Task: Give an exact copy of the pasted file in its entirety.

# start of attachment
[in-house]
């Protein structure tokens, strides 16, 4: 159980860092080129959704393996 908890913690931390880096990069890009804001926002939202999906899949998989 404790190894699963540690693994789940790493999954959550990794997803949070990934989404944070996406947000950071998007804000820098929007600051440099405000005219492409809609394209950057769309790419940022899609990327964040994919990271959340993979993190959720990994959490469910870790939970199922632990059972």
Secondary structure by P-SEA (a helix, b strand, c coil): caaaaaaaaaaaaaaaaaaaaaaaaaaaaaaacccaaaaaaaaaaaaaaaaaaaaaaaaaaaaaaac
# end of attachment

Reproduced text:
[in-house]
């Protein structure tokens, strides 16, 4: 159980860092080129959704393996 908890913690931390880096990069890009804001926002939202999906899949998989 404790190894699963540690693994789940790493999954959550990794997803949070990934989404944070996406947000950071998007804000820098929007600051440099405000005219492409809609394209950057769309790419940022899609990327964040994919990271959340993979993190959720990994959490469910870790939970199922632990059972």
Secondary structure by P-SEA (a helix, b strand, c coil): caaaaaaaaaaaaaaaaaaaaaaaaaaaaaaacccaaaaaaaaaaaaaaaaaaaaaaaaaaaaaaac